- On a related note, correlatives are hard. Once you get them, they're easy, but I felt like the course could have done better at introducing them. We they first came up, there were multiple endings and multiple beginnings mixed together, so it wasn't obvious what was going on. I just tried to memorise the entire word without paying attention to the stems, but that didn't go so well and wasn't very helpful for my long-term acquisition of correlatives. Looking back at the tree, it seems like Questions was the skill which first introduced correlatives, and there are quite a few different grammatical concepts going on in that skill. There are three different correlative endings, two correlative beginnings, ĉu, and ĉi. As someone with no previous experience with Esperanto whatsoever, I struggled a lot with learning all those at once. I think this skill is an example of one that could be broken up into more than one skill, although with some lessons added, since there are only five right now. Also, introducing either multiple/all beginnings with only one ending or multiple/all endings with only one beginning (and no ĉu and ĉi) would make it easier for new learners to focus on the pieces making up correlatives rather than just trying to memorise without really understanding how they work.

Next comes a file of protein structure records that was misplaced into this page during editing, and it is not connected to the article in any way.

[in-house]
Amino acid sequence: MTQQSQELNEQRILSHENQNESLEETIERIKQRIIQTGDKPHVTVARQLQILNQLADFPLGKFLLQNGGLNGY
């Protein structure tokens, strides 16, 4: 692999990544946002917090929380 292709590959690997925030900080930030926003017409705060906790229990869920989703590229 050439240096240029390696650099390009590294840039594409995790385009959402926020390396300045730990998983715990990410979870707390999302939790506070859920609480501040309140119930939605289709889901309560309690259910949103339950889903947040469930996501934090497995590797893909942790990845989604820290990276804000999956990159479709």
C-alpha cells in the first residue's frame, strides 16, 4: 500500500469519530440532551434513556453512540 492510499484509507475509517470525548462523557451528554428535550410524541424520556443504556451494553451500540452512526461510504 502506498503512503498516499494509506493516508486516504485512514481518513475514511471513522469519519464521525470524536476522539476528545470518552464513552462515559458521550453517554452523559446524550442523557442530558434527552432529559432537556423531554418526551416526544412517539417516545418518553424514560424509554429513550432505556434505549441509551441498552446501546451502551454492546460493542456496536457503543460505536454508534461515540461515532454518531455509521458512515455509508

- The audio is missing on a lot of sentences. Sometimes, I'd go through a whole lesson with maybe only one sentence with audio at all. I think that's normal for courses with a recorded voice based on what the Ukrainian team posted after that course was released, but I hadn't seen it talked about anywhere in relation to Esperanto, so I thought I'd just mention it.
Thoughts on Esperanto
- Esperanto is logical, but I don't think logic necessarily equates with ease. In comparison with other languages, I find myself thinking more about the rules than simply accepting an irregularity and going with it. In the long run, this probably makes it much easier, but it the beginning, it made me feel like I was doing maths problems rather than using a language. Not a criticism, just an observation. For new learners, I think it's helpful to note that it does start to feel less like maths and more like a language, so if that's discouraging you, just keep at it a bit longer, and it'll get easier!
- There are times when Esperanto feels very unnatural, forced, or awkward. "Malseka," for example, meaning "wet" or more literally "opposite of dry." Mal- is just an odd prefix at times. I know the point is to limit how much needs to be memorised, but sometimes, I'd much rather just learn another word. Maybe I should just go back to confusing, irregular English. :P
- Like I said, correlatives are hard—at first. I don't think I've quite mastered them at this point, mainly because I went through so quickly, but I can generally figure them out based on context. I expect though that with a bit more practice I'll forget I ever struggled with correlatives! :)
- It could just be the voice (well, that and the use of Latin roots for much of the vocabulary), but Esperanto sounds much like Spanish or Italian to me. So much, in fact, that I kept translating words like "el" as "the" and writing in Esperañol at times. Makes me wonder if Esperanto is harder or easier for Spanish (and Italian) native speakers because of this.